OSENI OMOMEJI & ORS V JAMES OLAGUNJU KOLAWOLE & ORS-2008

OSENI OMOMEJI & ORS V JAMES OLAGUNJU KOLAWOLE & ORS

(2008) LCN/3551(SC)

In the Supreme Court of Nigeria

Friday, May 9, 2008


Case Number:  SC.160/2002

 

JUSTICES:

IDRIS LEGBO KUTIGI, JSC,JUSTICE, SUPREME COURT

GEORGE ADESOLA OGUNTADE, JSC,JUSTICE, SUPREME COURT

ALOMA MARIAM MUKHTAR, JSC,JUSTICE, SUPREME COURT

FRANCIS FEDODE TABAI, JSC,JUSTICE, SUPREME COURT(Lead Judgment)

IBRAHIM TANKO MUHAMMAD, JSC,JUSTICE, SUPREME COURT.

 

APPELLANTS

1. OSENI OMOMEJI2. IDOWU ADEBIYI(for himself and on behalf of Gbogi family).3. AJEKIGBE ELEREBI(for himself and on behalf of Sakaraita family) 4. THE MILITARY GOV. OF ONDO STATE5. THE ONDO STATE COMM. FOR LOCAL GOVT. AND CHIEFTAINCY AFFAIRS6. THE SECRETARY MOBA LOCAL GOVT.

 

RESPONDENTS

1. JAMES OLAGUNJU KOLAWOLE(for himself and on behalf of Obajeu Ruling House)2. JAMES BABALOLA KODE(for himself and on behalf of Imoro Ruling House)3. JOSEPH ADEBAYO OYINLOYE(for himself and on behalf of Ile-Titun Ruling House)4. SAMUEL ADEBOWALE ADEAGBO(for himself and on behalf of Ile-Iyaba Ruling House)5. SAMUEL AJAYI(for himself and on behalf of Imoya Ruling House).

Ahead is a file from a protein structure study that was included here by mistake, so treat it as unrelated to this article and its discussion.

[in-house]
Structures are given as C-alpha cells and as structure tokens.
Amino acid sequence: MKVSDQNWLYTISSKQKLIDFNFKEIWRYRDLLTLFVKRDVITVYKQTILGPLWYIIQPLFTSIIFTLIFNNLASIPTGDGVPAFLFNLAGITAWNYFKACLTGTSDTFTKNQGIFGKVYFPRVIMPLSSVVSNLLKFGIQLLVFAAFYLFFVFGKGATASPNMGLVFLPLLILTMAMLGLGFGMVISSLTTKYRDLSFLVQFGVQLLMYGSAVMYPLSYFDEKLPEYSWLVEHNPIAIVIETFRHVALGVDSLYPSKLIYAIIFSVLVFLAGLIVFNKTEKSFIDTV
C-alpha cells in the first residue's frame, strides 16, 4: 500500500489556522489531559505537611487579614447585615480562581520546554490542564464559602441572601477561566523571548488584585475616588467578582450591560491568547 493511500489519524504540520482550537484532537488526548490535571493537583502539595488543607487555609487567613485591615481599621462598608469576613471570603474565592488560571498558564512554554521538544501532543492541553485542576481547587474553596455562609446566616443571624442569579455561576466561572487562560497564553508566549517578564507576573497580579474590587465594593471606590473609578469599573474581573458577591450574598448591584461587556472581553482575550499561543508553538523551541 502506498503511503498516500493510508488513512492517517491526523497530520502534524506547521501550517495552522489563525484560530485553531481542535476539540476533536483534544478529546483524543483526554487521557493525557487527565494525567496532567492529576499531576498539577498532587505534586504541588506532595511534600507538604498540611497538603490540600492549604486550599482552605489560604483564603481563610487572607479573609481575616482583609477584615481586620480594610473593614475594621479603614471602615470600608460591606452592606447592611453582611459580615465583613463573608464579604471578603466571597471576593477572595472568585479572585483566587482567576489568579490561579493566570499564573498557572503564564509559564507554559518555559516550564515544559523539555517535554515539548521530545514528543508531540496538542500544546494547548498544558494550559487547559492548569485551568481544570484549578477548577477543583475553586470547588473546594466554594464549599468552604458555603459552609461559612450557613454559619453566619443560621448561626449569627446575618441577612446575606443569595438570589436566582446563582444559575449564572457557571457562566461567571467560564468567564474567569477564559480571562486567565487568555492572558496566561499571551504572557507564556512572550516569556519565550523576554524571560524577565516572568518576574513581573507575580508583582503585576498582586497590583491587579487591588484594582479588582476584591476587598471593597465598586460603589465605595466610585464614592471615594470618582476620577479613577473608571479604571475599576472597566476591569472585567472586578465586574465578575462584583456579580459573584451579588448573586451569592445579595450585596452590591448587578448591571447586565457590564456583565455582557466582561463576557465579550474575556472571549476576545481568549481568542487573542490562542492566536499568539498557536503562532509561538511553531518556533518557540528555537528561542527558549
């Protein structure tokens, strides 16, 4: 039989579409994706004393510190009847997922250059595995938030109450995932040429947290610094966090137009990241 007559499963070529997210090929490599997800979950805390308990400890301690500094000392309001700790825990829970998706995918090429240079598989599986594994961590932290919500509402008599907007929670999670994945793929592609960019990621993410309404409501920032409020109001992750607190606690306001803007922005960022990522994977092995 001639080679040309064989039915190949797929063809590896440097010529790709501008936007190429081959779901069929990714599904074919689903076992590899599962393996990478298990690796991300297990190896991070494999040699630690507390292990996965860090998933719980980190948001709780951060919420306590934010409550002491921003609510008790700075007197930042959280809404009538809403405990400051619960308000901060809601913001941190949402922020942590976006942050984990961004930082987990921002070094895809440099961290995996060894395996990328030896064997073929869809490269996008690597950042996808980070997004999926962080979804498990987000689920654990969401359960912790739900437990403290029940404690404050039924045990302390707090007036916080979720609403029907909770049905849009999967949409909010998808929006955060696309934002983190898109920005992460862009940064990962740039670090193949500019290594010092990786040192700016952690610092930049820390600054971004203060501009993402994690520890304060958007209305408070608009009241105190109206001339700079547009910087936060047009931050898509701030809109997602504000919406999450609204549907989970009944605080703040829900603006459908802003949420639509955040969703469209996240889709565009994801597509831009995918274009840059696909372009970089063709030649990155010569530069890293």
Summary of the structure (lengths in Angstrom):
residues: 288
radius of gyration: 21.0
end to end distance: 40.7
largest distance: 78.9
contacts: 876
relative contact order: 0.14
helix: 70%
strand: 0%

I.T MUHAMMAD, JSC (Delivering the Leading Judgment): The plaintiffs/respondents were from   five different Ruling Houses of Oore of Otun throne in Ondo State, now Ekiti State. Each sued on his behalf and on behalf of his family belonging to his ruling house. They all averred that each has interest and a right to become Oore of Otun.   The 1st – 3rd defendants/appellants were each sued in his own behalf and on behalf of his family house.   The 4th defendant is the Chief Executive of Ondo State who is empowered to approve/disapprove of an amended or new Chieftaincy Declaration made by a chieftaincy committee or amend or make a new Declaration. The 5th defendant/appellant is the Commissioner for Local Government and Chieftaincy affairs in Ondo State. The 6th defendant/appellant is the Secretary to Moba Local Government who sets in motion the machinery for filling a vacancy created in any recognized chieftaincy.   Plaintiffs averred that there are 5 Ruling Houses for the Oore of Otun Chieftaincy:   (a) Imoro Ruling House   (b) lle Obajeu Ruling House   (c) Imoya Ruling House   (d) Ile Titun Ruling House and   (e) Ile Iyaba Ruling House   They further averred that each of the ruling houses had at least one opportunity to provide the Oore of Otun.   They averred that the Obasinkin Chieftaincy title is reserved for the rest members and families of the Otun community among such were title holders including the 1st – 3rd defendants families.   3rd defendant was from SAKARAITA family, one of the Ruling Houses. It was alleged that Sakaraita was not an Oore of Otun but a herbalist and a palace messenger. He was not buried in the palace but he had a shrine in the palace premises.   In or about 1957, a Chieftaincy Declaration was made by the government for the Oore of Otun Chieftaincy in which only four Ruling Houses viz: Imoro, Ile Obajeu, Ile Titun, Ile lyaba were erroneously stated as the Ruling Houses entitled to present candidates for any vacancy in the Oore of Otun Chieftaincy. This remained uncorrected despite appeals and protests by Otun Ekiti people in 1957.   In 1972, the Chieftaincy Committee of the Otun Ekiti District Council then having jurisdiction over Otun-Ekiti Chieftaincy made a Chieftaincy Declaration reflecting the five Ruling Houses but the PAGE| 2 same was neither approved nor registered by government at the time.   In 1977, or thereabout, the government of Ondo State set up the MORGAN COMMISSION OF ENQUIRY to investigate the customary law relating to the appointment of all recognized Chieftaincies in Ondo State and make necessary recommendations with respect thereto. This Commission recommended for the restructuring of the Ruling Houses into three Ruling Houses:   1. Igbaleno   2. Sakaraita and   3. Adifagbade   Protests greeted that recommendation and as a result LAYIWOLA Chieftaincy Review Commission was set up. That Commission made the same recommendation as Morgan’s Commission.   The 1984 Chieftaincy Declaration for Oore of Otun established three Ruling Houses:   1.   Sakaraita Ruling House   2    Igbaleno Ruling House and   3    Adifagbade Ruling house.   It was this re-structuring of the existing Ruling Houses that was the cause of action by the plaintiffs/respondents.   At the close of evidence and after final addresses by learned counsel for the respective parties, the learned trial judge in a considered judgment, held among others:   “The Plaintiffs are entitled to judgment against the defendants on all the seven endorsements in their Amended Writ of Summons filed in this court on the 17th December, 1985 and I, so order.”   On appeal to the court below, that court, after reviewing the record of appeal, the Grounds of Appeal and the issues raised by learned respective counsel and their submissions, came to the conclusion of dismissing the appeal. In doing so, the court below per Amaizu, JCA, observed:   “It does not seem to me that from the evidence adduced, the learned trial judge gave the respondents “a blanket judgment.” The judgment which is the subject of this appeal in this court is supported by evidence. In my considered view, the learned trial judge in arriving at the judgment relied on the events in recent years including Exhibit 13 – the intelligence report. He was right in doing so.   Finally, I observe that it has been established by decided cases that a High court where appropriate, and if requested may declare a chieftaincy declaration null and void. For the reasons I have given earlier in this judgment the present suit is a good example of a case where a high court declares a chieftaincy declaration null and void.”   I observe further that section 16 of the Chiefs Edict 1984 of Ondo State provides:   ‘(1) The Executive Council may cause such inquiries to be held at such times and in such places and by such person or persons as it may consider necessary or derivable for the purpose of this Edict’.   The above provision is clear and unambiguous. It follows that the appointments of Morgan and Layiwola Commissions are in order, This being the case relief no. 3 sought by the respondents in the lower court should not have been granted.   In the result the judgment of the lower court is affirmed except in respect of relief no. 3. The appeal is dismissed……”   Dissatisfied with the judgment of the court below, the appellants filed their Notice and grounds of Appeal to this court. Each of the parties complied with our rules on brief writing.   Learned counsel for the appellants formulated the following issues:   “ISSUE ONE   Whether or not the lower court properly exercised its jurisdiction in failing and/or refusing to dismiss the decision of the trial court in all the circumstances of this Appeal/case. Grounds 1 and 7.   ISSUE TWO:   Whether there was any justifiable reason for the lower court to discountenance admissible evidence while giving cognizance to inadmissible evidence thus depriving the Appellants a well deserved victory. Grounds 2, 5, and 6.   ISSUE THREE:   Whether or not the lower Court should not have set aside the decision of the trial court in view of the totality of the evidence on record before it. Grounds 3, 4, and 8.”   The respondents on their part formulated 3 issues as well. They are:   “1. Is this case statute barred having regard to the claims of the Plaintiffs/Respondents? Covers ground 7.   2.   Whether or not the Appellants were unjustly denied victory by the lower court in the way and manner issues brought for determination before it were resolved in favour of the Plaintiffs/Respondents? Covers grounds 1, 2, 5, 6, and 8.   3.   Whether or not it is right and proper in law for the lower court judging from the evidence on the record of appeal and the appraisal of same, to uphold the findings of facts made by the trial court and based its decisions on same thereby dismissing this appeal? Covers grounds 3 and 4.”   Learned counsel for the respondents raised a preliminary objection which, both its Notice and submissions thereon, are embedded in the brief of argument.   There are two grounds upon which the Preliminary objection was based:   (1) Part of issue 1 formulated from ground 7 of the Notice of Appeal that is on statute of Limitation is a FRESH point being raised for the first time by the appellants and   (2) that a fresh point like the one on the said statute of limitation will not be entertained by this court if it had not have the benefit of the views of the Justices of the lower court. Learned counsel for the respondents cited and relied on several authorities including Lewis and Peat (NRI) Ltd. v. Akhimien (1976) 1 All NLR 46 at 465; Fadiora v. Gbadebo (1978) 3 SC 219 et cetra.   I have read all the submissions made by learned counsel for the respondents and the reply made by learned counsel for the appellant in his reply brief.   I prefer to go by the submissions of learned counsel for the appellants that ground 7 borders on jurisdiction of the lower court to adjudicate and decide on non-existent claim or stale claims. Again, statute of limitation is a condition precedent which a case must fulfill prior to its being said to be properly before the court.   It is trite that the issue of jurisdiction by whatever name and under any shade, can be raised at any stage. It can be raised viva voce or the court can raise it suo motu. See: Nigerian Deposit Insurance Corporation (NDIC) v. Nigerian Bottling Company (NBC) (2002) 7 NWLR (Pt 766) 272 at 292, 293-294. This court, in a number of decisions, made several pronouncements on the inevitability of allowing issues of jurisdiction to be raised for the first time even without the need for any leave since this court is court of last resort. This is so, in order to allow ends of justice meet and prevent obvious miscarriage of justice. See: Oniah v. Onyia (1989) 1 NWLR (Pt 99) 514 at 540; Attorney General of Oyo State v. Fairlakes Hotel Ltd. (1988) 5 (Pt 92) at 59.   I accordingly dismiss the Preliminary objection as lacking in merit and will prefer to decide the appeal on its merit.   In dealing with the issues raised, I intend to adopt the issue formulated by the learned counsel for the appellants.   ISSUE NO. 1.   This issue is premised on the striking out of relief no. 3 of the reliefs sought by the appellants. Learned counsel’s submission on behalf of the appellant can be summarized as follows:   (a) That by striking out relief no. 3, there was no longer any life issue to be contested and the remaining issues/claims become mere academic. The following cases were cited in support. Ezeanya v. Okeke (1995) 4 NWLR (Pt 388) 42 at 165; Badejo v. Federal Ministry of Education (1396) 5 NWLR (Pt 464) 15.   (b) On relief 4: By affirming the decision of the trial court, the court below validated the respondents’ claim as contained in relief 4 concerning the complaints on the proceedings, findings, and recommendations of the Olayiwola Commission which formed the basis of the Registration of the Chiefs Edict on 31st December, 1984.   (c)  Respondents claim was statute barred. On the assertion that the claim of the respondents was based on a cause of action which arose in 1946 or 1957, 1977 or 1978 or 1984 and therefore, statute barred as the respondents cannot claim against the Commissions of Enquiry outside 3 months as prescribed by section 21 (a) of the Public Officers (Protection) Act. Learned counsel cited several cases in support including Ibrahim v. Judicial Commission (1998) 14 NWLR (Pt. 684) 1; Western Steel Union v. Iron Steel (1986) 2 NWLR (Pt 30) 617 at 627-628.   (d) Error committed in not stating the reliefs claimed in the further and better amended statement of claim. Learned counsel stated that the position of the law where a claim stated in the writ of summons and not repeated in the statement of claim is abandoned as statement of claim supersedes a writ of summons. Cases of Otanioku v. Alli (1977) 11-12 SC at 12-13; Lahan v. PAGE| 3 Lajoyetan (1972) 6-9 SC 19 at 190.   The first point raised under this issue is the striking out of relief no. 3 from the plaintiffs reliefs. Below is relief number 3:   “(3) Declaration that the appointment and the proceedings including the findings and/or recommendations of the Olayiwola’s Commission of Enquiry were not in accordance with the law and therefore, irregular, illegal, invalid, null and void and of no effect”.   (See: page 99 of the printed record of Appeal).   At the end of valuation of all the evidence led before him, the learned trial judge concluded by the following words:   “Upon the whole, I am satisfied that the plaintiff have (sic) adduced a preponderance (sic) of evidence in support of their (sic) case against the defendants to entitle them to judgment. I hold that the 3rd plaintiff and the P. W, 1 are witnesses of truth and I am impressed by their evidence on all the points in which the parties joined issues. The plaintiffs are therefore, entitled to judgment against the defendants on all the seven endorsements in their Amended Writ of Summons filed in this court on the 17th December, 1985; and I so order.”   The court below disagreed with the trial court on the grant of relief no. 3. The court, per Amaizu JCA, stated:   “Finally I observe that it has been established by decided cases that a high court where appropriate, and if requested may declare a chieftaincy declaration null and void. For the reasons I have given earlier in this judgment the present suit is a good example of a case where a high court can declare a chieftaincy declaration null and void.”   “I observe further that section 16 of the Chiefs Edict 1984 Ondo state provides:   (1) The Executive Council may cause such inquires to be held at such times and in such places and by such person or persons as it may consider necessary or desirable for the purposes of this Edict.   The above provision is clear and unambiguous. It follows that the appointments of Morgan and Layiwola Commissions are in order. This being the case relief 3 sought by the respondents in the lower court should not have been granted. In the result the judgment of the lower court is affirmed except in respect of relief number 3.The appeal is dismissed.”   Thus, the views held by the lower court on relief number 3 is that it should not have been granted. The lower court dismissed the appeal and affirmed the judgment of the trial court EXCEPT in respect of relief number 3. The lower court, I observe, failed to state the consequential order after refusal of relief number 3, whether it ought to have been dismissed or struck out. Be that as it may, the established practice is that where full hearing of a case is taken to its logical conclusion, and where the claim or relief is found to be lacking in merit, the consequential order that follows is that of dismissal of the claim or relief. See: Okpala v. Ibeme (1989) 2 NWLR (Pt 102) 208; Olayiole v. Ogo (1969) 1 ALL NLR 281; Green v. Green (1987)  3 NWLR (Pt. 16) 431; Ogbechi v. Onochie (1988)1 NWLR (Pt. 70) 370   The Appellants, in their issue no.7 before the lower court urged the lower court, “to dismiss the plaintiffs claims 1, 2 and 3 as not having been proved on the preponderance of evidence and the law.” This forms part of the reliefs sought by the appellants in their Notice of Appeal before the court below. I think the court below was right in its decision in respect of relief number 3.   When one looks at the order made by the lower court on relief number 3 in relation to other reliefs granted by the trial court and affirmed by the lower court, one would think, as did the learned counsel for the appellants that the lower court had removed the carpet from under the case of the respondents and there is no longer any live issue to be contested and all other issues or claims became mere academic, moot and theoretical. On a closer examination of all the reliefs and the antecedents of the case, however, I find myself in disagreement with the learned counsel on this submission. This is for the simple reason as submitted before the court below by learned counsel for the appellants, that:   “Exhibit D1 or D16 was made, approved and registered in accordance with the provisions of the Ondo State Chiefs Edict (No. 11) of 1984. Section 16 (1) of the Edict empowers the Executive Council to cause Enquiries to be made for the purposes of the Edict. Sections 1 (1), 2 (a), 3 (1), 3 (2) and 3 (2), (a) and (b) of the Edict cover this submission. There is no evidence that Exhibit D1 or D 16 did not go through the process prescribed by that Edict. It will be noted that the learned trial judge did not say anything, or examine the edict or make pronouncement as to whether or not it was complied with in his judgment before he found in. favour of the plaintiffs on those three claims. The three claims are the substance of the plaintiff’s claims. The other claims are ancillary to them”   Secondly, allowing relief number 3 to stand as it is, would conflict with the other reliefs granted by the trial court. The dismissal of relief number 3 now leaves other reliefs free of any conflict. And now that legal Declarations and injunctions are made by the trial court and affirmed by the court below, it follows that the 1984 Oore of Otun-Ekiti Chieftaincy Declaration which did not reflect the true and authentic custom relating to the Oore of Otun Ekiti Chieftaincy looses its effect as it has PAGE| 4 been declared null, void, invalid and illegal. By the same token, a Declaration has now been made by the trial court that the only Ruling Houses entitled to present candidates for appointment and installation as Oore of Otun-Ekiti are Imoro, Ile Obajeu, Imoya, Ile Titun and Ile lyaba. This is of same application to the other reliefs granted and affirmed by the court below. Lest I forget, I think I should mention that it is not unusual for a High Court to grant declaratory reliefs where asked for by a party before it. In the case of Eguamwense v. Amaghizetviwen (1993) 9 NWLR (Pt 315) 1 at page 20; this court, per Uthman Mohammed, JSC, stated:   “These two claims fall within the supervisory jurisdiction of the High court over decisions of the prescribed Authority. All the decided authorities referred to in this appeal disclose a settled law that unless the jurisdiction is clearly excluded, the High court has power to interfere with the decisions of statutory tribunals. It is also settled law that an aggrieved party can invoke the jurisdiction of the High court by way of declaration in seeking for such decisions to be set aside in the case in hand; the appellants can invoke by way of a declaration the supervisory jurisdiction of the High court to correct fundamental errors of law committed by the prescribed Authority”.   Onu, JSC, in Oladoye v. Administrator of Osun State (1996) 10 NWLR (Pt 476) 38 at page 61-63, stated inter alia:   “clearly therefore, the declaration sought by the appellants in the instant case as reliefs 1 and 4 in the trial court which it declined to grant are declarations sought under sections 6 (6) (b) and 236 (1) of the 1979 constitution (ibid).   In 1998, the Honourable Chief Justice of Nigeria, Kutigi, JSC, (as he then was) had this to say:   “And having agreed with the views and conclusion of the court of Appeal above, the issues herein for resolution must be decided against the Appellants. Edict No. 16, of 1979 in section 22 sub-section (2), (3) & (6) prescribed no condition precedent to the exercise of jurisdiction by High court….   ….While I do not quarrel with the exercise of a domestic forum for settlement of Chieftaincy dispute, an aggrieved person should be free to decide if and when he should go there and it should not be to his detriment if he is dissatisfied with such a decision and wants to go to court on the same dispute”.   The lower court was right in its decision on relief number 3 of the respondents’ brief as contained in their amended statement of claim. This settles issue number 1 in favour of the respondents.   ISSUE NO. 2:   Appellants’ issue number 2 is on the trial court’s discountenancing admissible and germane documentary evidence while giving cognizance to inadmissible evidence which the court below affirmed. Learned counsel for the appellants cited the instances of Exhibits 8 and 12 which were admitted without objection. The learned trial judge, argued the learned counsel for the appellants, deliberately and most curiously underplayed this strong evidence in preference for other documents such as Exhibits 02 and 13 and even a David Atolagbe’s book which was not in evidence before him. Learned counsel argued that as there were admissions in the two documents it was beyond any peradventure as to the bindingness of the documents with regard to the issues brought to the fore before the trial court and consequently the court below. These exhibits needed no further proof. The learned trial judge’s findings on these documents occasioned a serious miscarriage of justice. He cited several authorities including Seimograph Ltd. v. Ogbein (1976) 4 SC 85; State v. Aibamgbee (1988) 3 NWLR (Pt 84) 548 at 577; Oniah v. Onyia (1989) 1 NWLR (Pt 99) 514. He finally urged this court to answer this issue in the negative and in favour of the appellants.   Learned counsel for the respondents submitted that the 2nd issue centres on concurrent findings of fact of the two lower courts which this court will not interfere with unless the appellants can show special circumstances either that there was a miscarriage of justice or a serious violation of some principles of law or procedure that has been occasioned. He cited the case of Ogunbiyi v. Ishola (1996) 6 NWLR (Pt 452 ) 12 at page 24 – E – F. Learned counsel submitted that the lower court has properly reviewed, evaluated and appraised the findings of fact and decisions reached on them by the trial court before affirming  them on the two exhibits that is Exhibits 8 and 12. The learned counsel for the respondents submitted that the two Exhibits are not evidence of admission that are binding on all the plaintiffs/respondents. They were found by the trial court to have no evidential value. The lower court acted properly according to law in its finding of fact and affirmation of the decision of the Learned trial judge. Learned counsel urged this court not to interfere with the decision of the lower court affirming the findings of facts of the trial court.   My Lords, it seems to me issues 2 and 3 are closely interrelated. I shall treat same simultaneously.   The complaints in these issues are dealing with matter of evaluation and of admission or rejection of evidence which the trial court had undertaken. I observe that issue no. 2 which was raised by the appellants before the court below as issue number 3. The court below made a finding on it on page 501 of the printed record of proceedings, which states, inter alia:   “It does not seem to me that from the evidence adduced, the learned trial judge gave the respondents “a blanket judgment.” The judgment is supported by evidence. In my considered view, the learned trial judge in arriving at the judgment relied on the events in recent years including Exhibit 13 – the intelligence report. He was right in doing so.”   Again, earlier on, the court below held: PAGE| 5 “In the light of the above, I do not agree with the submission of the learned counsel for the 2nd set of the appellants that the learned trial judge did not weigh the evidence of the parties before coming to the above conclusion.”   It is trite that when it comes to evaluation and ascribing of probative value to evidence placed before a trial court, that court has the fundamental duty to do so. Rarely do appeal courts interfere except special circumstances are shown to exist. See: Agbabiaka v. Saibu & Ors (1998) 7 SCNJ, 305; Dan Mainagge v. Gwamna (2004) 7 SCNJ, 361, (2004) 9-12 SCM, (Pt. 1) 129; Ogunbiyi v. Ishola (1996) 6 NWLR (Pt 452) 12.   Further, it is the law that wrongful admission of evidence or wrongful exclusion of evidence does not result in the reversal of a decision when it has not affected the decision of the trial court such that it would have been different if the error had not been committed (if at all). See: Section 227 of the Evidence Act; Ojengbede v. Esan & Anor (2001) 12 SCNJ; 401, (2001) 1 SCM, 187.   Thus, from what I have read from the printed record and the law, I am more than convinced that the court below was right in affirming the judgment of the trial court, having satisfied itself with the evaluation of the evidence placed before the learned trial judge. It is not that easy for me to interfere with the concurrent findings of the two lower courts where no miscarriage of justice has been shown to exist. The two issues, that is numbers 2 and 3, are hereby resolved in favour of the respondents.   In conclusion, I find no merit in this appeal. I dismiss the appeal. I award costs of. N50,000.00 (Fifty Thousand Naira) to the plaintiffs/respondents against the appellants.   I.L. KUTIGI, CJN: I have had the privilege of reading before now the judgment just delivered by my learned brother Muhammad JSC. I agree with his reasoning and conclusions. The appeal is clearly without merit. It is accordingly dismissed with N50,000.00 costs against the appellants and in favour of the plaintiffs/respondents. G.A. OGUNTADE, JSC: I have had the advantage of reading in draft a copy of the lead judgment by my learned brother Muhammad JSC. I agree with him that this appeal has no merit. I would also dismiss it with N50,000.00 costs against the appellants in favour of the respondents. A. M. MUKHTAR, JSC: I have read in advance the lead judgment delivered by my learned brother Muhammad JSC. This appeal is basically against concurrent findings of facts of two lower courts, (the third issue for determination raised by learned counsel for the appellant being that of evaluation of evidence). This has been thoroughly dealt with in the lead judgment, and the position of the law well stated. Apart from the fact that it is not every slip or mistake that will result in the reversal of a judgment (see Onwuka v. Omogui (1992) 3 NWLR (Pt. 230) page 393, and Fan Milk Ltd. v. Edemeroh (2000) 9 NWLR (Pt. 672) page 402, the settled law is that an appellate court will be cautious in interfering with findings of facts made by lower court unless the findings are not based on evidence or, are perverse, and have led to a miscarriage of justice. See Woluchem v. Gudi & Ors (1981) S.S.C. 519; Ebba v. Ogodo (1982) S.C. 79, and Akulaku v. Yongo (2002) 5 NWLR (Pt. 759) page 135. The instant case is definitely not one that can be interfered with or disturbed, because I am satisfied that the evidence adduced have been properly evaluated. I am in full agreement with my brother that the appeal has no merit whatsoever and deserves to be dismissed. I therefore dismiss it, and abide by the consequential orders made in the lead judgment. F.F. TABAI, JSC: In the lead judgment of my learned brother Muhammad JSC, with which I am in full agreement, the facts are well set out and the various issues very ably considered and determined. I do not think I have anything new to add. By way of emphasis however, I shall comment briefly on the issues of statute jurisdiction and preponderance of evidence.   First is the issue of jurisdiction. In the Appellants’ brief of argument Mr. Ayodele Ogundele argued that the action is by virtue of the provisions of Section 2(a) of the Public Officers Protection Act statute barred. It was his contention that in view of the reliefs claimed and the evidence of the 3rd Plaintiff Joseph Adebayo Oyinloye, the cause of action arose in 1946 or 1957, 1977 or 1978 or 1984, and that the action filed in 1985 was initiated outside the three months period beyond which public officers are protected. It was his submission that “Public Officers” include public offices and that the Layiwola Chieftaincy Commission of 1984 falls within the meaning of public officers contemplated in the Act. He relied on Ibrahim v. Judicial Service Commision (1998) 14 NWLR (Part 584)1. He urged that the claim be struck out for incompetence.   In his response in the Respondents’ Brief, Kola Olawoye argued that the person sued in this case is not the Olayiwola Chieftaincy Commission which, according to him, is only the agent of a disclosed principal represented by the 1st, 2nd and 3rd Defendants/Respondents and that the cause of action arose on the 31st of December 1984 when the Chieftaincy Declaration Exhibit D16 was registered and enacted into law. It was his contention therefore that the suit filed on the 26th March 1985 is within the three months stipulated in the Public Officers Protection Act.   To start with, let me ascertain the meaning of the phrase “cause of action”. In the English case of Board of Trade v. Cayzer Irvine and Company Ltd (1927) AC 610 at 617 the House of Lords speaking of the meaning “cause of action” said: PAGE| 6 “Cause of action….. means that which makes action possible, and in the present case that is the award of the arbitrators, for until it is in being no action is possible.”   In Akilu v. Fawehinmi (No.2) (1998) 2 NWLR (Part 102) 122 at 169 this Court, Per Karibi-Whyte JSC spoke of the phrase thus:   “Cause of action has been held to mean every fact which is material to be proved to entitle a plaintiff to succeed, or all those things necessary to give a right to relief in law or equity”   And in Amodu v. Amode (1990) 5 NWLR (Part 150) 356 at 367 this Court quoted with approval its definition in Hernaman v. Smith (1855) 10 Exch. 659 at 666 thus:   “The term “cause of action” means all those things necessary to give a right of action whether they are to be done by the Plaintiff or a third party.”   It is clear from the above definitions, which I adopt, that it is the totality of the factual situation in a case which entitles the Plaintiff to a relief or reliefs that constitutes the phrase “cause of action.”   Having had a look at the meaning of “cause of action” the next question is the material from which to determine the accrual of cause of action. It is settled law that it is the totality of the averments in the Statement of Claim that determines the accrual of cause of action. Ayanboye v. Balogun (1990) 5 NWLR (Part 151) 392 is good authority for this principle. See also Fred Egbe v. Adefarasin (1987) ANLR 1 at 21.   Going by this principle therefore it is the averments in the Statement of Claim and the reliefs claimed in the writ of summons that determine when the cause of action accrued to the Plaintiffs/Respondents. The relevant averments are paragraphs 27, 40, 40(a), 41, 42 and 43 of the Amended Statement of Claim filed on the 25/3/93. The case of the Plaintiffs/Respondents as pleaded in these paragraphs is that the 1957 Otun-Ekiti Chieftaincy Declaration contained only the four Ruling Houses of Imoro, Ile Obajeu, Ile Titun and Ile Iyaba leaving out Imoya. This led to